Single sign-on with hybrid deployments


Applies to: Exchange Online, Exchange Server 2013, Exchange Server 2016

Topic Last Modified: 2016-01-29

Single sign-on enables users to access both the on-premises and Office 365 organizations with a single user name and password. It provides users with a familiar sign-on experience and can allow administrators to easily control account policies for Exchange Online organization mailboxes by using on-premises Active Directory management tools. While you don't have to configure a hybrid deployment with single sign-on enabled, we strongly recommend that you do. Without single sign-on, users will need to remember two different sets of credentials, one for your on-premises organization, and one for Office 365. Here are a few other advantages to single sign-on:

  • Exchange Online Archiving   When single sign-on is deployed, on-premises Outlook users are prompted for their credentials when accessing archived content in the Exchange Online organization for the first time. However, users can then temporarily avoid future credential prompting by choosing “save password” and then will only be prompted for credentials again when their on-premises account password is changed. If single sign-on isn’t deployed in Exchange organizations and Exchange Online Archiving is enabled, the on-premises user principal name (UPN) must match their Exchange Online account and users will always be prompted for their on-premises credentials when accessing their archive.

  • Policy control   You can control account policies through Active Directory, which gives you the ability to manage password policies, workstation restrictions, lock-out controls, and more, without having to perform additional tasks in your Office 365 organization.

  • Reduced support calls   Forgotten passwords are a common source of support calls in all companies. If users have fewer passwords to remember, they are less likely to forget them.

You have a couple of options when deploying single sign-on: password synchronization and Active Directory Federation Services (AD FS). Both options are provided by Azure Active Directory Connect. We strongly recommend using the password synchronization method unless you have a specific need that requires AD FS. Password synchronization provides many of the same benefits of AD FS without the complexity of its deployment. The following table provides some common advantages and disadvantages for each option.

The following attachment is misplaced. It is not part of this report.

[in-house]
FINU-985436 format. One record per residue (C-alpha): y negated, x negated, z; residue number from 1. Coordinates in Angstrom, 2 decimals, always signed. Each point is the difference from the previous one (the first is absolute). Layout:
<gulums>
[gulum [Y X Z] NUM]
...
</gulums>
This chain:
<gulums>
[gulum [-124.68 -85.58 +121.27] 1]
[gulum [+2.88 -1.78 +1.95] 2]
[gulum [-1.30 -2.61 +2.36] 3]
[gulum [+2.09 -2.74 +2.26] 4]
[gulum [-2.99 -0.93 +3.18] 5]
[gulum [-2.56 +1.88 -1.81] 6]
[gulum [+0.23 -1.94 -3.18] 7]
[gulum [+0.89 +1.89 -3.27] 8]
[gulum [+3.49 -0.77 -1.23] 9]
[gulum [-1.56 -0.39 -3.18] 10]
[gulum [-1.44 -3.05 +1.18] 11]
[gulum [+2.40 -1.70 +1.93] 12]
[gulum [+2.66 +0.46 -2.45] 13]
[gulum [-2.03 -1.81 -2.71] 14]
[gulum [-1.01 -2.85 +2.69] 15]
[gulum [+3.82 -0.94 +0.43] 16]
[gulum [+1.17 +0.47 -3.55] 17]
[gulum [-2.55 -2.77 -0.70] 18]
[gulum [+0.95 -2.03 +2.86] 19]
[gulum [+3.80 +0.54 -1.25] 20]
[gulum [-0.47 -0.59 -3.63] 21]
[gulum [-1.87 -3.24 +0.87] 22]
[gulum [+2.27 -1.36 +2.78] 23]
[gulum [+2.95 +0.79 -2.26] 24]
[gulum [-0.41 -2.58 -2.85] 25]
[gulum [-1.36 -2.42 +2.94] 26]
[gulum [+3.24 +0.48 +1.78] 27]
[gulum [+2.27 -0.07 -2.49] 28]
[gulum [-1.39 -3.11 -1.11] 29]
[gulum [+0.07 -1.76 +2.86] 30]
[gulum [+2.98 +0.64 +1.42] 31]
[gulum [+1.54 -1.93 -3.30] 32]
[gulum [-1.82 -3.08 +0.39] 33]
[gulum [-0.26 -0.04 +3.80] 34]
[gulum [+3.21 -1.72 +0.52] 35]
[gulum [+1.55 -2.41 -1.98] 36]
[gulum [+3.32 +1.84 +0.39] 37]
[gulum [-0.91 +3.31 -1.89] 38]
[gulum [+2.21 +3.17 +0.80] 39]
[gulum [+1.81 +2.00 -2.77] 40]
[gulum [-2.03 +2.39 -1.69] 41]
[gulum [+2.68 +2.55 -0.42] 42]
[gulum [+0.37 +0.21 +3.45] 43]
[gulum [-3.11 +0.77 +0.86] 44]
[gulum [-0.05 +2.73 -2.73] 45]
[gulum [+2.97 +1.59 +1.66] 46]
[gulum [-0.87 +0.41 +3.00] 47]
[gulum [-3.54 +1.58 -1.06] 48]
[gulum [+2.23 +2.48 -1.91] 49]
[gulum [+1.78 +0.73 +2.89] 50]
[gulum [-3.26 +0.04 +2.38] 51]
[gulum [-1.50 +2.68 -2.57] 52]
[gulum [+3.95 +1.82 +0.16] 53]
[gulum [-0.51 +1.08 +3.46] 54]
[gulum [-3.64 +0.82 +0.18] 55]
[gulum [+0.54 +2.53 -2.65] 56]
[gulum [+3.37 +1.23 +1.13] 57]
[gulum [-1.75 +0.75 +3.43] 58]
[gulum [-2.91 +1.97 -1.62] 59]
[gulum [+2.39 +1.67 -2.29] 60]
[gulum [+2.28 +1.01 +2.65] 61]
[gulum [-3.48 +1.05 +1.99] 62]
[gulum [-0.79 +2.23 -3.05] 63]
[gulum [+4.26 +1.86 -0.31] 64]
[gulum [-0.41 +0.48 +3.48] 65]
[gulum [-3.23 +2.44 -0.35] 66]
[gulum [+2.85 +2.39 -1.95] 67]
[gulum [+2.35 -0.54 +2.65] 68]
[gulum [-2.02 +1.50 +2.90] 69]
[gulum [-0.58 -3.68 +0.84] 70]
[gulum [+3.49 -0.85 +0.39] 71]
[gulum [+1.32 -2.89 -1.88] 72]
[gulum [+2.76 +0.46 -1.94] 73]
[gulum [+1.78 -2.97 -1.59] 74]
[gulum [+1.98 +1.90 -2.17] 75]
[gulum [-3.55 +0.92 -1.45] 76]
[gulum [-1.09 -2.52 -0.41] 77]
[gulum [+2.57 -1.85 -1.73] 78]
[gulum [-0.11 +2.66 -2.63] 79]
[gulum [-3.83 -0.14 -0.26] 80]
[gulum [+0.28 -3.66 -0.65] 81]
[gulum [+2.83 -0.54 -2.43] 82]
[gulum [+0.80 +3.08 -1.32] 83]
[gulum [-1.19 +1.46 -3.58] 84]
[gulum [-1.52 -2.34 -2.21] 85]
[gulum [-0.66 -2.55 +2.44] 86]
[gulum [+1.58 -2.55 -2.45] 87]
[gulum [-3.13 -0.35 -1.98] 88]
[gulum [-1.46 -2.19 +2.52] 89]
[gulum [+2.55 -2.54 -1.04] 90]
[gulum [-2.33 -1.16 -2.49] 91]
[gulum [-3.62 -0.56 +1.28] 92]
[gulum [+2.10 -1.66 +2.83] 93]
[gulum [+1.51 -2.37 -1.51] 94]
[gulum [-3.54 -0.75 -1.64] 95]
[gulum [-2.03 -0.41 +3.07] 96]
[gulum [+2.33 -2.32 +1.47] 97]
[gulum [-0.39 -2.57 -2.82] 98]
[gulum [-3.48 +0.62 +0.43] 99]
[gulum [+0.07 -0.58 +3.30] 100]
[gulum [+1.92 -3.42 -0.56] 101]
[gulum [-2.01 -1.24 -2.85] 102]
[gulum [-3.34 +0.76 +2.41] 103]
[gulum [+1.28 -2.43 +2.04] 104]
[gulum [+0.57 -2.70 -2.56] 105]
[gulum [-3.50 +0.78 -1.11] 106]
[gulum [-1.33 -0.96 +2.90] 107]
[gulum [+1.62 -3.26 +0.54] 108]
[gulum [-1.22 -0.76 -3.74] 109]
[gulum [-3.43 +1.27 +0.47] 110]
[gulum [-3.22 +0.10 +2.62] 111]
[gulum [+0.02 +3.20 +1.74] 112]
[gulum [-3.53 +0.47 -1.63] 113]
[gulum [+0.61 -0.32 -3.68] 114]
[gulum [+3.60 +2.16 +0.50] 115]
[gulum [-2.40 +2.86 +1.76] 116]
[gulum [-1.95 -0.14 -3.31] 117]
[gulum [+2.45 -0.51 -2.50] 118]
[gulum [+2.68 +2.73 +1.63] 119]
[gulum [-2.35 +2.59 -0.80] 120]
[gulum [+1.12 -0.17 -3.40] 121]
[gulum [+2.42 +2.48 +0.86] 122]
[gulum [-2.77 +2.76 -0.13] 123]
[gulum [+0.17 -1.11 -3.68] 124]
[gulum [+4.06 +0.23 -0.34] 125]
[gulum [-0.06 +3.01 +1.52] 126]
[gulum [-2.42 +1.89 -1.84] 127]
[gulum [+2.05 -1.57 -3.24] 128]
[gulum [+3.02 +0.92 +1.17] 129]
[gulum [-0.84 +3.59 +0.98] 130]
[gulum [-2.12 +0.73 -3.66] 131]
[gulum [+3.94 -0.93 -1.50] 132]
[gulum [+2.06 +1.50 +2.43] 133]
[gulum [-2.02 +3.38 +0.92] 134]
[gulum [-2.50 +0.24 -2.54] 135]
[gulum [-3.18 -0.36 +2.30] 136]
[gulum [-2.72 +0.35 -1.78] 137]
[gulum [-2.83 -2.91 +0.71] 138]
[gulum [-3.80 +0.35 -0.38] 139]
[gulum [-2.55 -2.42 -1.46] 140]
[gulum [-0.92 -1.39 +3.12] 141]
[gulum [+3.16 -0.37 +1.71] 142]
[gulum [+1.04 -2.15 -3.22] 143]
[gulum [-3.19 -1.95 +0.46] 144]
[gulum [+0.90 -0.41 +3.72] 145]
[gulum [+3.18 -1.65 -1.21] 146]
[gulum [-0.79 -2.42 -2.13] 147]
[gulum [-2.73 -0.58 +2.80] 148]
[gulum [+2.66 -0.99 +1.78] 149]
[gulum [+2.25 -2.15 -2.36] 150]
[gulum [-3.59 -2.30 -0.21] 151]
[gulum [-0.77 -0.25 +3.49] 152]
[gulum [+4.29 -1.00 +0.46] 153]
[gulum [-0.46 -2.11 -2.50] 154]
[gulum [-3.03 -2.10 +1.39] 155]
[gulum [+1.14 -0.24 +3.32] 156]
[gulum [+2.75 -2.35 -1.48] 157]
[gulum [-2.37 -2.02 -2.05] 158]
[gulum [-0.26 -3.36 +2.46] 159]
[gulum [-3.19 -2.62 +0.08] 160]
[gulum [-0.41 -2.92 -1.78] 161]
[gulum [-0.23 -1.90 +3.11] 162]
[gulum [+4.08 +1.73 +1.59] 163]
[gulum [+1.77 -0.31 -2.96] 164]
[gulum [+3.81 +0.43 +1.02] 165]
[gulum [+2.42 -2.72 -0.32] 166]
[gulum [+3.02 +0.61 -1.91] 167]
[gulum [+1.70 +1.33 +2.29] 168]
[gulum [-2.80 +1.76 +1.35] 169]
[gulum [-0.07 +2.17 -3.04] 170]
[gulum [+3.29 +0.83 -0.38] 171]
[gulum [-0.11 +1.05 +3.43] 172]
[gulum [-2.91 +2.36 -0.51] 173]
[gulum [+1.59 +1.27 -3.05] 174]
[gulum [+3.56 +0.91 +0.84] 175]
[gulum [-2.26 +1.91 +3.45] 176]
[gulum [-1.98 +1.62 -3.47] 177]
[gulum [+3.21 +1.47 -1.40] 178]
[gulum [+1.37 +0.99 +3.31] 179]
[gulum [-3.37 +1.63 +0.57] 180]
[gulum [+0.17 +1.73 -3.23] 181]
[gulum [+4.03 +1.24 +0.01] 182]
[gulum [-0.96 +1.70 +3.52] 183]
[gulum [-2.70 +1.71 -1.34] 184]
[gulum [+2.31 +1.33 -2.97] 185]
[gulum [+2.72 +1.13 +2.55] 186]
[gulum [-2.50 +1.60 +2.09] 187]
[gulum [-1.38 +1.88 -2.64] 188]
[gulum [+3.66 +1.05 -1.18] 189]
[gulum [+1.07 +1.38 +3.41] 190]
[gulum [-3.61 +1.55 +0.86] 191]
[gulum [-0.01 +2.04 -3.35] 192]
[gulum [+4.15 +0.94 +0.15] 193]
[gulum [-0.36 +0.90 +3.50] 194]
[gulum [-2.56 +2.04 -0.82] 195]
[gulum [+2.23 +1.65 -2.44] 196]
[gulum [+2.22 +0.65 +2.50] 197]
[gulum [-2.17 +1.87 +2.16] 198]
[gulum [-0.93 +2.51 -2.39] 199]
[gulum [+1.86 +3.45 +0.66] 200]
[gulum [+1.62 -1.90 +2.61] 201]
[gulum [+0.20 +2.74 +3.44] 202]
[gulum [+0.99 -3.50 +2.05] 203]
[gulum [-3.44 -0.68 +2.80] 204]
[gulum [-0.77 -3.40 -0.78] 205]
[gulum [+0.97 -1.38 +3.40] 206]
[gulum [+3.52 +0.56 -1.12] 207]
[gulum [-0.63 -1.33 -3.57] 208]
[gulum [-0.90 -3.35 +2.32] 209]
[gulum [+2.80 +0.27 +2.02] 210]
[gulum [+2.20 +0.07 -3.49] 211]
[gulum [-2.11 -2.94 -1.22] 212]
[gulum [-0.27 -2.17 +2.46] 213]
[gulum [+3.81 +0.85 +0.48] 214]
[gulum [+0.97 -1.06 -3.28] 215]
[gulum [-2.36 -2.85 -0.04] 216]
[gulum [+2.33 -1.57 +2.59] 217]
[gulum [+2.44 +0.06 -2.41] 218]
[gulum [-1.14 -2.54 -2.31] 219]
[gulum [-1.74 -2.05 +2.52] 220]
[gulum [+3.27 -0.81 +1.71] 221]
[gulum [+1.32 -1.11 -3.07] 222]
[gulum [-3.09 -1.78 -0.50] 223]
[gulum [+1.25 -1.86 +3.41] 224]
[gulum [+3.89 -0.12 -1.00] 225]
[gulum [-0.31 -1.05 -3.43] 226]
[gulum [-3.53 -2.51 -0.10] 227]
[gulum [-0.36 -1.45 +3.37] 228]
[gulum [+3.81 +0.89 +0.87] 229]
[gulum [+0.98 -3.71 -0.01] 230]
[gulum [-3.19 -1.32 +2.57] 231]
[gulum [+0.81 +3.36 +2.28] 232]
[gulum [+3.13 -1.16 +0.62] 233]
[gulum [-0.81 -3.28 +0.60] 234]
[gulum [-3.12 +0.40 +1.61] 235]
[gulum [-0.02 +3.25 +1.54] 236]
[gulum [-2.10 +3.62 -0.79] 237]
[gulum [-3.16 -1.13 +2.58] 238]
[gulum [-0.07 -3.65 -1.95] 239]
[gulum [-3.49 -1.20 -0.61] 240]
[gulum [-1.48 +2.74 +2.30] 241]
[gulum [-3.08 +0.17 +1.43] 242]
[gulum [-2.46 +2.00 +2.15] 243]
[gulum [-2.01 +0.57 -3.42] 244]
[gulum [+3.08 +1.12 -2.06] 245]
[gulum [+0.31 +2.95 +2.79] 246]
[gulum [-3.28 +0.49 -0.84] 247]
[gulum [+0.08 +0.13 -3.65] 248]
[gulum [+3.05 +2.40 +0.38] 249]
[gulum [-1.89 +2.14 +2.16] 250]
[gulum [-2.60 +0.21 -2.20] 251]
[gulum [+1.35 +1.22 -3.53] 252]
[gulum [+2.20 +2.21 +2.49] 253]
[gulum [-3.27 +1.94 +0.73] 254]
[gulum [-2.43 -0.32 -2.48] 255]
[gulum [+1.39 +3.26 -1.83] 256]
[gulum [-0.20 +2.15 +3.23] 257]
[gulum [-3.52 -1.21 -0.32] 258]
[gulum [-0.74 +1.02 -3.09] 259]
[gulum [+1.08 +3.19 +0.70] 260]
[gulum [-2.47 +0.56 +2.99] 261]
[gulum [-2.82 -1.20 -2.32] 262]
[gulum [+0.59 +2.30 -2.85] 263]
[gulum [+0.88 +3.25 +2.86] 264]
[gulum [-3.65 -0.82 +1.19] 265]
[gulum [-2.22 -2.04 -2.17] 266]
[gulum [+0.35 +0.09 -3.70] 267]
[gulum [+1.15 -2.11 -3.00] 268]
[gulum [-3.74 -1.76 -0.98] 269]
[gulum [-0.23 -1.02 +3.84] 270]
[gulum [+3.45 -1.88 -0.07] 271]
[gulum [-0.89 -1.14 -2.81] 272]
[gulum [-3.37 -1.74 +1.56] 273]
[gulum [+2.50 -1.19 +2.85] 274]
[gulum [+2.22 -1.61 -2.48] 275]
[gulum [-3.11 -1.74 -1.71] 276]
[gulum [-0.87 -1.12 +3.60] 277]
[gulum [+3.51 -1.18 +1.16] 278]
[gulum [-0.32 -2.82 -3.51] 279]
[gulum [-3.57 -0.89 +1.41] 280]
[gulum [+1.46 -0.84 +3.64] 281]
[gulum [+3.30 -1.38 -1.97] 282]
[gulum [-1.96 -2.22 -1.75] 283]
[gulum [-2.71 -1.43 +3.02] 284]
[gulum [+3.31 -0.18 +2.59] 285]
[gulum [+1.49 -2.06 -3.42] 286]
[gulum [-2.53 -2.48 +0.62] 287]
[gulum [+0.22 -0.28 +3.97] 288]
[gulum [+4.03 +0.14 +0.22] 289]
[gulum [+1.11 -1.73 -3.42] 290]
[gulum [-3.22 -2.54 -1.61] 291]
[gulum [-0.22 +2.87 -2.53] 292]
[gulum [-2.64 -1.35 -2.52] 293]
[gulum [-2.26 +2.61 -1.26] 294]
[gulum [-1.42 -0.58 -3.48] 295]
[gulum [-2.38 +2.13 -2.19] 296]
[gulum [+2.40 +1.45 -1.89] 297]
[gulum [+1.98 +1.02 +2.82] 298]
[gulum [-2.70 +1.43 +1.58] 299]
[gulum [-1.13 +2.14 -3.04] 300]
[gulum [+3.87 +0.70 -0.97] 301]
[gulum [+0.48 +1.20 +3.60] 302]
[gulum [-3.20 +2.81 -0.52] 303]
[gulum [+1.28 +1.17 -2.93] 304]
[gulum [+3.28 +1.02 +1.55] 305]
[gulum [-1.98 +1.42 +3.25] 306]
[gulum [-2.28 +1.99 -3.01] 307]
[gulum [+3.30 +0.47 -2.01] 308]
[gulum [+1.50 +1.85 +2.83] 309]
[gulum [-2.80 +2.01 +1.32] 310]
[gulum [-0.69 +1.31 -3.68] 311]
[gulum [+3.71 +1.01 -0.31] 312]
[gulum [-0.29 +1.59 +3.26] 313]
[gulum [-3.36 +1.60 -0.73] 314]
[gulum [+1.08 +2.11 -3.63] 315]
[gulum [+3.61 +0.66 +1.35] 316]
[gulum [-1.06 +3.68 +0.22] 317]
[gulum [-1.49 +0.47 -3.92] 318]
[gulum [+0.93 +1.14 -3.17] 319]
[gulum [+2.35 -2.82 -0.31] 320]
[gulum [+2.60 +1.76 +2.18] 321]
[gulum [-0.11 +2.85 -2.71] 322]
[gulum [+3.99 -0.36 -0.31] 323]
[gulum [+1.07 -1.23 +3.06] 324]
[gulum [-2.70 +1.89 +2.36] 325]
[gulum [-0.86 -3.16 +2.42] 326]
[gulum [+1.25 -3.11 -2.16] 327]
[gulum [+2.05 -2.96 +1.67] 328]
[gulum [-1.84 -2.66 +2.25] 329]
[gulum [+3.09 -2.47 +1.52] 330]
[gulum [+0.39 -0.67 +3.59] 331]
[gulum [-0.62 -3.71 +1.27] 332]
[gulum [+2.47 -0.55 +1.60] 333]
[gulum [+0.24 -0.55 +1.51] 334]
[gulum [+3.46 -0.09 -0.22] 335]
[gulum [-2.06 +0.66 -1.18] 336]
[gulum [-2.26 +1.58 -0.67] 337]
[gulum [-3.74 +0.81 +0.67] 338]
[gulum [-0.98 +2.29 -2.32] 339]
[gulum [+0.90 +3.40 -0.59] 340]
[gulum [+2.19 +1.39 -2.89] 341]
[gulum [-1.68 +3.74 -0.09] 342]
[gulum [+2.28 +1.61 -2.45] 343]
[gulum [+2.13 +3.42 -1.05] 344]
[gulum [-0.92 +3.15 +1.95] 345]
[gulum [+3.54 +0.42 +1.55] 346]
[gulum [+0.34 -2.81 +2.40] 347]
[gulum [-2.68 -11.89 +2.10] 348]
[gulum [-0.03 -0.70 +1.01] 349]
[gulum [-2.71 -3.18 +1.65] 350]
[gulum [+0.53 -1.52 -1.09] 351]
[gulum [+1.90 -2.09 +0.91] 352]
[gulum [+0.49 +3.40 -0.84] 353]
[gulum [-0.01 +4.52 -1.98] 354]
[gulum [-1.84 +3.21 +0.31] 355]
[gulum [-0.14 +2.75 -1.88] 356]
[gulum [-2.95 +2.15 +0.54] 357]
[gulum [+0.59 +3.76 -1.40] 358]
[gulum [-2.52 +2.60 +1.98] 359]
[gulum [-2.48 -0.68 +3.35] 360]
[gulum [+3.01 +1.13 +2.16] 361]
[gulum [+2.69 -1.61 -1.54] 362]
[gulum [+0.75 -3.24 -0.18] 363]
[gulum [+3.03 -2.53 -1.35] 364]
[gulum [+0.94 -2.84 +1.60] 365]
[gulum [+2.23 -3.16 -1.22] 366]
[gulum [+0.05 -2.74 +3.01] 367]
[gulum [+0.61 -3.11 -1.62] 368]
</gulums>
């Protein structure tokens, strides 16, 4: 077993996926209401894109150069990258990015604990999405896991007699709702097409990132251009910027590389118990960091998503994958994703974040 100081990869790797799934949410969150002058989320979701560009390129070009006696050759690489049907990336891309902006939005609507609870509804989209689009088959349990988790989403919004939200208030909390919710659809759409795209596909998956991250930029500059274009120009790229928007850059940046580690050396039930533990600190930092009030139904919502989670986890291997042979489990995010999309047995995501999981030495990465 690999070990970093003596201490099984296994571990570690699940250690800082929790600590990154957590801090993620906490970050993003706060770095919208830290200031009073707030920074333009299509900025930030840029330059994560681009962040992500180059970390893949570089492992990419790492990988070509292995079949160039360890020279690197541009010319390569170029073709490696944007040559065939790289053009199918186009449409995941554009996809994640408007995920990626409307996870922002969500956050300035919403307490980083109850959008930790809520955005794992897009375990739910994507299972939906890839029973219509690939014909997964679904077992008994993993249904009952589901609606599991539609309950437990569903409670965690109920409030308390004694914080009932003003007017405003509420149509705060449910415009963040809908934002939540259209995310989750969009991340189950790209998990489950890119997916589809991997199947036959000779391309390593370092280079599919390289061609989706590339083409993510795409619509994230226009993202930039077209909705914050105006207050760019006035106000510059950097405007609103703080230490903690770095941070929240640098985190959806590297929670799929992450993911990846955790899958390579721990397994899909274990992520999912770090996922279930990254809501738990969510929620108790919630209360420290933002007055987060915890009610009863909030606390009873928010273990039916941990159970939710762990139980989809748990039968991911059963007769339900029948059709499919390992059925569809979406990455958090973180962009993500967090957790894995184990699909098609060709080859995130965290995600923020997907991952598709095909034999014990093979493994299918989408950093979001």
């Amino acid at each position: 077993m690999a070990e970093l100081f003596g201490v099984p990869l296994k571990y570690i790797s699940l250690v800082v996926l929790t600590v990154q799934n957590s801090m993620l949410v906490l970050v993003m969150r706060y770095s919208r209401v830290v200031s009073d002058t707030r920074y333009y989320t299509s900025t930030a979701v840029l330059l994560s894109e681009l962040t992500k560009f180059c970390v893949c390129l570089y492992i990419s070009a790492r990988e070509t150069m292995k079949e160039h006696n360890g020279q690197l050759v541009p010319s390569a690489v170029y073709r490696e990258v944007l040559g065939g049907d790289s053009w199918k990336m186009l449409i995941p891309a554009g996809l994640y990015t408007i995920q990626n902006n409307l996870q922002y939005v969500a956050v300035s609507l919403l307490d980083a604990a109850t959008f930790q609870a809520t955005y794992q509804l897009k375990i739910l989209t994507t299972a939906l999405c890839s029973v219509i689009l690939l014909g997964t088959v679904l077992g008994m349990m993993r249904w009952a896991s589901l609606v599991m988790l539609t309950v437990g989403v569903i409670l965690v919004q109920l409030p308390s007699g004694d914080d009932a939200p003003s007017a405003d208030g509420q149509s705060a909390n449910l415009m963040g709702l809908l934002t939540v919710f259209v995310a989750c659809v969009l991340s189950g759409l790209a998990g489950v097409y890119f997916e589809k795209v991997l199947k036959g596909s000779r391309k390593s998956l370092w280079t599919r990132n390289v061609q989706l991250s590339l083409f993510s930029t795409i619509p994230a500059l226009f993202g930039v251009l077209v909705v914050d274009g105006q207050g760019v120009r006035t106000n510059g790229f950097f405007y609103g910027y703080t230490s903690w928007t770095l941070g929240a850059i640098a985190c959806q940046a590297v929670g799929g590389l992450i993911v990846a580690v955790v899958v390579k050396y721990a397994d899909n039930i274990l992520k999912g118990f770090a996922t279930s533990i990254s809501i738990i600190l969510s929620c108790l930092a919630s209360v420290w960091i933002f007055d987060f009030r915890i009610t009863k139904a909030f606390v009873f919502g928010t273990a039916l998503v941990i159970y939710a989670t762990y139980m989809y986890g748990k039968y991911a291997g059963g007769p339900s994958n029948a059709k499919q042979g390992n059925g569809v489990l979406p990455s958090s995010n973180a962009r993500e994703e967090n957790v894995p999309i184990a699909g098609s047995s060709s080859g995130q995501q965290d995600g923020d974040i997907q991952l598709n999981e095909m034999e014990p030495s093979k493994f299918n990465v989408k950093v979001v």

By default, if you deploy AD FS and your on-premises AD FS servers aren't reachable from the Internet for any reason, Office 365 will fall back to password synchronization to authenticate users. This allows users with Office 365 mailboxes to continue working uninterrupted even if your on-premises servers aren't available.

To learn more about each option, see Azure AD Connect User Sign-on options


Single sign-on method



Password synchronization (recommended)

  • Significantly less complex than AD FS

  • Users can log in to Office 365 even if your on-premises Active Directory is unavailable.

  • Fewer additional servers are required to deploy password synchronization.

  • No third-party certificates are required.

  • Doesn't require external access to your on-premises Active Directory via AD FS.

  • Deployment can often be completed in just a few hours.

  • Disabling a user account in your on-premises Active Directory doesn't disable it in Office 365. You need to manually disable the account in the Office 365 Admin portal.

  • Requires on-premises Active Directory. Other directory services aren't supported.


  • Password changes are immediate.

  • Disabling a user in your on-premises Active Directory disables both their on-premises network access and their Office 365 account.

  • Supports directory services other than Active Directory.

  • Supports very large and diverse deployments.

  • Support for two-factor authentication.

  • Requires more servers, at least one of which needs to reside in your perimeter network.

  • Requires a public IP address and TCP port 443 to be opened on your firewall.

  • Connectivity with your on-premises Active Directory is required to detect changes to account passwords and with an account has recently been enabled or disabled.